By far, the most attractive quality of Shells to consumers is their novel expandability. Where regular shoes are sold in but one size, Shells are built with the ability to adjust across three different sizes for both length and width. Small circular gauges on the base of the shoes can be rotated to increase the length or width of the sole by pulling the recessed insert of rubber sole forward. The upper portion of the slip-on shoe will be made of highly pliable and elastic rubber or fabric depending on the selected style.

Shell Shoes will require plenty of start-up capital to both physically build the shoes and to transport them to stores. To start the business, I plan to take out a loan from a bank while simultaneously inviting friends and family to invest in the business and become equity owners. In addition, I may even approach some shoe manufacturers to see if they would like to invest in Shell Shoes in return for partial ownership. Such a deal might allow my business to use some of their excess available factory capacity to produce Shells at a lower cost. If the start-up cost for my business plan becomes too great, I will also consider licensing the product concept and unique packaging to an existing company.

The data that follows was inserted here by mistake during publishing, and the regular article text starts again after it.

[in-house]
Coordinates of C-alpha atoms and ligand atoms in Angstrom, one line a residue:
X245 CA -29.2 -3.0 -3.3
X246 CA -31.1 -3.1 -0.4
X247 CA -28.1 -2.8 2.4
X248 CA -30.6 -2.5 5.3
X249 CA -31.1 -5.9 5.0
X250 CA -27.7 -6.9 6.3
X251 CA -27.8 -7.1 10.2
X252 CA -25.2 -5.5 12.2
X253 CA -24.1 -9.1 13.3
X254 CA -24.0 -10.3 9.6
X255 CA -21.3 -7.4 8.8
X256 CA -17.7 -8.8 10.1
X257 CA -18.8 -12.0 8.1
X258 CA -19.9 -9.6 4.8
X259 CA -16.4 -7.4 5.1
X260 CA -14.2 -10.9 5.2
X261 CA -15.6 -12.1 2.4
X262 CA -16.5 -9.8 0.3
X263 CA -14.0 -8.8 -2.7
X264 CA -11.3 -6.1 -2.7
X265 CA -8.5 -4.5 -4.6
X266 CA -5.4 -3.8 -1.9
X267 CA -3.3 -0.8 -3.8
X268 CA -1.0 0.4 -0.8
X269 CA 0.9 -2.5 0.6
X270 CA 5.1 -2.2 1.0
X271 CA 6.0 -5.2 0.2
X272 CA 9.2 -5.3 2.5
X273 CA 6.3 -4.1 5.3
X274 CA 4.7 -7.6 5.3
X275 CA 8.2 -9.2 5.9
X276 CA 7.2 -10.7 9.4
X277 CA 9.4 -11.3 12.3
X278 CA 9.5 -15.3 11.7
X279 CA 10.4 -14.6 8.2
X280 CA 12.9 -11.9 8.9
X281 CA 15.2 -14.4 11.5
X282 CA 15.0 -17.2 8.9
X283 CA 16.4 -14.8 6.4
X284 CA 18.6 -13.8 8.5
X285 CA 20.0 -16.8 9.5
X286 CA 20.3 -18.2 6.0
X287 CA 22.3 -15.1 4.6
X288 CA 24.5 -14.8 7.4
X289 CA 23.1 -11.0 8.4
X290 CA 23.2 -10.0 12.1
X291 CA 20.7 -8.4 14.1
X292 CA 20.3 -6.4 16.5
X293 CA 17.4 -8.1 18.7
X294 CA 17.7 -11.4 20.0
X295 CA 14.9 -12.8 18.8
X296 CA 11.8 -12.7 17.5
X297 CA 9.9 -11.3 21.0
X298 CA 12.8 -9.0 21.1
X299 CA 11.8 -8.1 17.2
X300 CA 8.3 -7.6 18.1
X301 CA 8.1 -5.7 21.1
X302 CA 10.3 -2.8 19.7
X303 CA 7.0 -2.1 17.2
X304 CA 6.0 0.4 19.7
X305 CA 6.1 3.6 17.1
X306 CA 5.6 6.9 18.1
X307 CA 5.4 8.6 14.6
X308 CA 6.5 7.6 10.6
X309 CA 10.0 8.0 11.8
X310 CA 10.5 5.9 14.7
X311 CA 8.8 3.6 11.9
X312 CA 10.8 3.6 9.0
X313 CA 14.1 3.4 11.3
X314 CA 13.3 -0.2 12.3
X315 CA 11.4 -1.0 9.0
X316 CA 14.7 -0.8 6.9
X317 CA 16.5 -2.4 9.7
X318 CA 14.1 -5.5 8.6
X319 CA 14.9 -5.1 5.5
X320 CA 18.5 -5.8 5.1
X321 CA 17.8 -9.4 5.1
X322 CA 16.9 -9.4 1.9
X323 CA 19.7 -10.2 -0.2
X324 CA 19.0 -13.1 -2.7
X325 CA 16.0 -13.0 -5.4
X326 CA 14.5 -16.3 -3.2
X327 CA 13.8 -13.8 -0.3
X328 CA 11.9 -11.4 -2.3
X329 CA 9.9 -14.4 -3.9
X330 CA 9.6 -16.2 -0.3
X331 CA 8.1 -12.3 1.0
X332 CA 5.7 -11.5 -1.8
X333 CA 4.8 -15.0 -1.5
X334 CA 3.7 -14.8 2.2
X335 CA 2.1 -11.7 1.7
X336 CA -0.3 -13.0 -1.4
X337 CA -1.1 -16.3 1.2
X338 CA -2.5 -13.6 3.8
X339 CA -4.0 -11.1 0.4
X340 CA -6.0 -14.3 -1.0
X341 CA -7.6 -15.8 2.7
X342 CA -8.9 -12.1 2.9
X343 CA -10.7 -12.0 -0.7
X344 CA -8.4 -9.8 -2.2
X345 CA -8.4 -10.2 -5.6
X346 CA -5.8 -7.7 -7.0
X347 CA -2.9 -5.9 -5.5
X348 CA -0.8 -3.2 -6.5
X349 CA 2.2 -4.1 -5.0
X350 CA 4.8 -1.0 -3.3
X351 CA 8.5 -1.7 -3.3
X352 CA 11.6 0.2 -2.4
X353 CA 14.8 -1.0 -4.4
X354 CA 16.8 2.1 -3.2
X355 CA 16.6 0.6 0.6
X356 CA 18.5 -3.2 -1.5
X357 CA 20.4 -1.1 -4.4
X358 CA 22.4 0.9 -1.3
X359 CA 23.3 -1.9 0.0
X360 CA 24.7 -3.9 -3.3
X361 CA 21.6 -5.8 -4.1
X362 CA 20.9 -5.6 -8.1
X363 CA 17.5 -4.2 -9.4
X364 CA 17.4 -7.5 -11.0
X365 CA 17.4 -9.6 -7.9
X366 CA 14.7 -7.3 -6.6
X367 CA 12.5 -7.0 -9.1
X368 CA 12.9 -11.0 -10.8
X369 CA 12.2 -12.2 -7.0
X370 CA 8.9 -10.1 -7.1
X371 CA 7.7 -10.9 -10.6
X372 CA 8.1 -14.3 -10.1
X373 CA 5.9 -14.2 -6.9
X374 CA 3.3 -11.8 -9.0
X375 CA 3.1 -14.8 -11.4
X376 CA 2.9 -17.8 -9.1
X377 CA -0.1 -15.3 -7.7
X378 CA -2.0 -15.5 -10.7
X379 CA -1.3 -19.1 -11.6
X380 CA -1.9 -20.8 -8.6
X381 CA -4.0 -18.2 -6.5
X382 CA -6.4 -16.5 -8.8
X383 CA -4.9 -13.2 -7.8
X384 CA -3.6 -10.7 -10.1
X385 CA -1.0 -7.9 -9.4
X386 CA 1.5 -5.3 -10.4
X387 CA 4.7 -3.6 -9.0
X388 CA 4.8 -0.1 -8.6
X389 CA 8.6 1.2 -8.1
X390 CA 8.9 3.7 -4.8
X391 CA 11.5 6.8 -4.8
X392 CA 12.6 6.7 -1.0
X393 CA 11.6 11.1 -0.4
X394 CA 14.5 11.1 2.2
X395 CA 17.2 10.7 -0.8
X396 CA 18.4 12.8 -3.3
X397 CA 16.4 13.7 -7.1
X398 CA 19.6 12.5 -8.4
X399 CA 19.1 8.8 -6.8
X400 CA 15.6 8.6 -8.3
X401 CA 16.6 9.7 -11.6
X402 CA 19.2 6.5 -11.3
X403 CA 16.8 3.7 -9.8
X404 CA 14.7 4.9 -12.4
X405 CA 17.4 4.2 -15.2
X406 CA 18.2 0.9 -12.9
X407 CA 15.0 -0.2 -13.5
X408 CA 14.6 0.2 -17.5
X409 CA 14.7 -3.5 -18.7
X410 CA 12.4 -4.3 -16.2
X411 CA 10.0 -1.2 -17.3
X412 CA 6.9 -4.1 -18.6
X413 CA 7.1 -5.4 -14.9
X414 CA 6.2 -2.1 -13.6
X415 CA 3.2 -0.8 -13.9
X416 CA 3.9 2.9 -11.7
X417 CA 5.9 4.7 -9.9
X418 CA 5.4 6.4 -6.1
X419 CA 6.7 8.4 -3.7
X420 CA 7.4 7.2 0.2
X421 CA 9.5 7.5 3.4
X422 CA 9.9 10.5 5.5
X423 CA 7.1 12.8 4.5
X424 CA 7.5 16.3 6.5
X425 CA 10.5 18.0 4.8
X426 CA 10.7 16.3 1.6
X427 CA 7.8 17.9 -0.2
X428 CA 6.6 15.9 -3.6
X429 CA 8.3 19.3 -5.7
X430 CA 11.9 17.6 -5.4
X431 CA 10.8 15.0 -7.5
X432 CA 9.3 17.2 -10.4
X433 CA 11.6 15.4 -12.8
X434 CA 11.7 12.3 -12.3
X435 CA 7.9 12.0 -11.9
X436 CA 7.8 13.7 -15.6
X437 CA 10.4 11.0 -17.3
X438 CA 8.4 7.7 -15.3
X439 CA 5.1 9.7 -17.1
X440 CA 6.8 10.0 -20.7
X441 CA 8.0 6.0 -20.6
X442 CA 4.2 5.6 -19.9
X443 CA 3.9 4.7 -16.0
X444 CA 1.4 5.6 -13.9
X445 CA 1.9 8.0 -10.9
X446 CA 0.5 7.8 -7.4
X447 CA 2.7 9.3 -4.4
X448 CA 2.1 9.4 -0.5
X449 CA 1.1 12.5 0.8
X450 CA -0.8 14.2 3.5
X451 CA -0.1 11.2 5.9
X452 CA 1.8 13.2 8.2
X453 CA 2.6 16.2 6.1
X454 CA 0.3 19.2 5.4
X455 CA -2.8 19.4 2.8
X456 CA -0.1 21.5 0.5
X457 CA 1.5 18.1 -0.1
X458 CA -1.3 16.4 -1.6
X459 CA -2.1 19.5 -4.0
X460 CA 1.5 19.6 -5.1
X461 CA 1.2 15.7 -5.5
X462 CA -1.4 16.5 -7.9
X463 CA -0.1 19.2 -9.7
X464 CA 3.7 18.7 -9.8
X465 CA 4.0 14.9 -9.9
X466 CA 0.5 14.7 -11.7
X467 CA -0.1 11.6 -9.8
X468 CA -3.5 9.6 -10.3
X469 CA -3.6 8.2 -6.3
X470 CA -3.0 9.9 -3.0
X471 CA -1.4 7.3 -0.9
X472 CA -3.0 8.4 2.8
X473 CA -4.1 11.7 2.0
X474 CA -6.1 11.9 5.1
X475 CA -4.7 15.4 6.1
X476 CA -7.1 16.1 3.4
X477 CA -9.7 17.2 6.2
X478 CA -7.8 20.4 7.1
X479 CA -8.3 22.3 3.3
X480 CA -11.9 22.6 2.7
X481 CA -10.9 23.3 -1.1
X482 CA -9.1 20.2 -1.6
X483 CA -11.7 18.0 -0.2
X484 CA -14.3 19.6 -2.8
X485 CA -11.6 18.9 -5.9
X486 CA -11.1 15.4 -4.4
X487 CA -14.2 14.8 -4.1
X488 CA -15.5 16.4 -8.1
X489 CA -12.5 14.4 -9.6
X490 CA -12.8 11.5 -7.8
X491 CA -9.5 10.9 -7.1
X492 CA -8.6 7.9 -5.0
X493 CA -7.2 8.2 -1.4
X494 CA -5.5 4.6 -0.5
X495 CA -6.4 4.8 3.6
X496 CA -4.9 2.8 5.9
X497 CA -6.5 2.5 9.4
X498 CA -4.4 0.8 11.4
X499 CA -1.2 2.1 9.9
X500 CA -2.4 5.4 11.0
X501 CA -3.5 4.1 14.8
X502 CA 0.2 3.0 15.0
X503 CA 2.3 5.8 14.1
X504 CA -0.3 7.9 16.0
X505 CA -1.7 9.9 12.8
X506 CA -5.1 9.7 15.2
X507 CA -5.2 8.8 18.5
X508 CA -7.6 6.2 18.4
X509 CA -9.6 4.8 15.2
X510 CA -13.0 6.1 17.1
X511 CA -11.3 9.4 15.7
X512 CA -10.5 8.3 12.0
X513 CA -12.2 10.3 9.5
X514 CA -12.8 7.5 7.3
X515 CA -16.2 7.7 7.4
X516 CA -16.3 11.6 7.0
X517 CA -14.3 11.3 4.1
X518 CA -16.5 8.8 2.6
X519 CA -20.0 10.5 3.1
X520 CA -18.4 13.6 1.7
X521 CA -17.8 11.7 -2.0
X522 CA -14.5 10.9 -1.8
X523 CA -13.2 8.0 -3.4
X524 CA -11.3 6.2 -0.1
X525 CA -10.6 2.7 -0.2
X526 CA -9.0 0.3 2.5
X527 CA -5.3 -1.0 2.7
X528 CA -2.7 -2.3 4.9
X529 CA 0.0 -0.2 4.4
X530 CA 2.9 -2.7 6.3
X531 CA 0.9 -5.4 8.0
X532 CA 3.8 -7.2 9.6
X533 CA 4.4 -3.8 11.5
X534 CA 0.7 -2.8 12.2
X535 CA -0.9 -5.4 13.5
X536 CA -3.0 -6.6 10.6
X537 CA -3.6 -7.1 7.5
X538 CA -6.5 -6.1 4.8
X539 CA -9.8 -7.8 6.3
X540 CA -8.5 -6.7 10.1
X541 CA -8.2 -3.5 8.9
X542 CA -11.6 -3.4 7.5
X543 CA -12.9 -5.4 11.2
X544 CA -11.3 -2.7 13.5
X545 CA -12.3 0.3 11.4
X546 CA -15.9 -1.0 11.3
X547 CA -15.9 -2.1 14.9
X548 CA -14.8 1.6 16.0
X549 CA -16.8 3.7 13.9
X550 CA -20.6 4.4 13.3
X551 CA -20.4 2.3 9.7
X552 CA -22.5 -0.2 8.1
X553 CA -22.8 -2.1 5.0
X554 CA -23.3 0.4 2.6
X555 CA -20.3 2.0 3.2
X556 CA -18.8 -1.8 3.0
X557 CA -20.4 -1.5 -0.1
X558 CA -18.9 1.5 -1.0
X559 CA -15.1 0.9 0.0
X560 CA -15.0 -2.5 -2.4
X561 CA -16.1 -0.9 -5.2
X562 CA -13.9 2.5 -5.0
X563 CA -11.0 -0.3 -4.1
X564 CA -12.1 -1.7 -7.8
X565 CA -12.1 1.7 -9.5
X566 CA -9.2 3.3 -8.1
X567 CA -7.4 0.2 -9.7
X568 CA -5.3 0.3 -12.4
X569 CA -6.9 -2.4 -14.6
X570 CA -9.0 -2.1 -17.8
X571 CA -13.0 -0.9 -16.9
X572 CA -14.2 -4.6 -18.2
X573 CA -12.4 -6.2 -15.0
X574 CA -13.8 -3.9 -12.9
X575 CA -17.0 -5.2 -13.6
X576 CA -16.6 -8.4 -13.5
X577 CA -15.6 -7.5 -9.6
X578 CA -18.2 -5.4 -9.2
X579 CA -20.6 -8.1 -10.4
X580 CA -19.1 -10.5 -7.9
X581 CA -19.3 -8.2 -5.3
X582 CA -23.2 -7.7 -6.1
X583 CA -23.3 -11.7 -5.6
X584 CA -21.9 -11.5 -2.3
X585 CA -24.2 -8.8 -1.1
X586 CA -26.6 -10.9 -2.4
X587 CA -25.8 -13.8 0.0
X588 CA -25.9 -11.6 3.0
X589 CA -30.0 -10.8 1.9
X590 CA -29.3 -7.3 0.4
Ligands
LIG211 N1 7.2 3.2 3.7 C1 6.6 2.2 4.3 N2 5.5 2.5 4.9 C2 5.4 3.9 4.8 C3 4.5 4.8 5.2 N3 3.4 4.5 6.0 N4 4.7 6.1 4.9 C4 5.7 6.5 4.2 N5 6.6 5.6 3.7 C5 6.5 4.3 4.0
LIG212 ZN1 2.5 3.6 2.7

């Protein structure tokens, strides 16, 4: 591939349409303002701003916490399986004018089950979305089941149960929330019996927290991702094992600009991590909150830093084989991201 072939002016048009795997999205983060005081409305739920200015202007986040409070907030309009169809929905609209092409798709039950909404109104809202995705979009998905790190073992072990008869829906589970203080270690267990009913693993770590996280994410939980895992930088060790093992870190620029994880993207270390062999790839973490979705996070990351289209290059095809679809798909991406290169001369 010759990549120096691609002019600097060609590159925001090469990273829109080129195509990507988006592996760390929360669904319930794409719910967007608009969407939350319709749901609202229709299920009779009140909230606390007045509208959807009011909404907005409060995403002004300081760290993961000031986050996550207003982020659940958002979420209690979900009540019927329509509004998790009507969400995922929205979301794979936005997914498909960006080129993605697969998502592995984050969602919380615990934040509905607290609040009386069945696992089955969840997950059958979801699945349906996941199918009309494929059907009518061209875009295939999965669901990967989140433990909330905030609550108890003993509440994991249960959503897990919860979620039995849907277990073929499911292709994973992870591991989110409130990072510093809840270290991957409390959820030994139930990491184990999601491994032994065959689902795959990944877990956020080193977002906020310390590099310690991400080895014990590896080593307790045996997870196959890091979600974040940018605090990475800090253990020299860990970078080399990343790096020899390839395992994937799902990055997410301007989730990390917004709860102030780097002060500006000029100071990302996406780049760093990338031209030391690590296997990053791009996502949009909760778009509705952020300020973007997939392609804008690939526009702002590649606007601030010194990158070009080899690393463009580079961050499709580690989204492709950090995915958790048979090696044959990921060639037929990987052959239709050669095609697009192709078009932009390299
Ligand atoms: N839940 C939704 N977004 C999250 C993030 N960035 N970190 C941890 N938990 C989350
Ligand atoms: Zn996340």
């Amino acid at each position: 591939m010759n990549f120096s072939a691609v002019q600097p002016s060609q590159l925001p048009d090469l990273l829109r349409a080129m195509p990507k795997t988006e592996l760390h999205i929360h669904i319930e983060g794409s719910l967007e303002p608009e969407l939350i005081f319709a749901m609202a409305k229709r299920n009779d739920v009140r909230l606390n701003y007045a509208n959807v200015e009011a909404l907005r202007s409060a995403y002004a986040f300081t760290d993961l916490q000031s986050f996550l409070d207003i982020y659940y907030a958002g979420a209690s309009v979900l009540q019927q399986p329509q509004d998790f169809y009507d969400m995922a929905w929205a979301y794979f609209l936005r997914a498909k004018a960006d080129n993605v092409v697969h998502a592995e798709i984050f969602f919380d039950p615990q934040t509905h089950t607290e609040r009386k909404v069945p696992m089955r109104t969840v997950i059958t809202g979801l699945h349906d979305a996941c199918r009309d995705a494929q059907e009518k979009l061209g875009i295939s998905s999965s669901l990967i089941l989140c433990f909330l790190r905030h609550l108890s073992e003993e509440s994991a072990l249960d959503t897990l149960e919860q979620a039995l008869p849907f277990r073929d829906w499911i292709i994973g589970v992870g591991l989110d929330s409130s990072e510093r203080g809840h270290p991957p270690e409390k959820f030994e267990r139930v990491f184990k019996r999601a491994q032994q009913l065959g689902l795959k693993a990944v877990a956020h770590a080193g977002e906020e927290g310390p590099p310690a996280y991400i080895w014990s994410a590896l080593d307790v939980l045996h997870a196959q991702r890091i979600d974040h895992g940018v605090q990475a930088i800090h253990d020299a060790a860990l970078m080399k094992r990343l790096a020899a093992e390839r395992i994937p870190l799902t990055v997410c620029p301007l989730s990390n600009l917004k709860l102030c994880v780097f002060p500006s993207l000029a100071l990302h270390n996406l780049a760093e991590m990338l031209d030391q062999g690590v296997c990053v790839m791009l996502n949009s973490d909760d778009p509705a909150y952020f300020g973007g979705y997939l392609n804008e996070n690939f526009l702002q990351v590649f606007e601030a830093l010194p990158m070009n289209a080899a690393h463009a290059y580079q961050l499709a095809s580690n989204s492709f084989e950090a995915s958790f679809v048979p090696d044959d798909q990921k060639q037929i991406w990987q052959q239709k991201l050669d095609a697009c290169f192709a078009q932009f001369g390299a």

In short, Shell Shoes—“Shoes With a Soul,” are expandable shoes that will be mutually appreciated by all members of the family. They are fun and comfortable for kids, but easy and affordable for parents.

Second Place
Kathryn Hopkins, Unionville High School, Kennett Square, Pa.
“Smart Locks: A New Way to Lock Up Your Belongings”

High school is supposed to be the time in students’ lives when they are learning and growing, but they can also have fun and enjoy the last few years of their childhood. Student life can be hectic with a large academic workload, yet school time should not be wasted by having to spend extra time unlocking and opening lockers that have a combination lock on them. Most students are usually in a hurry to get to their classes, an appointment, or to just leave school and catch the bus on time. Combination locks take up time and energy, and a new idea is rather essential in this modern world.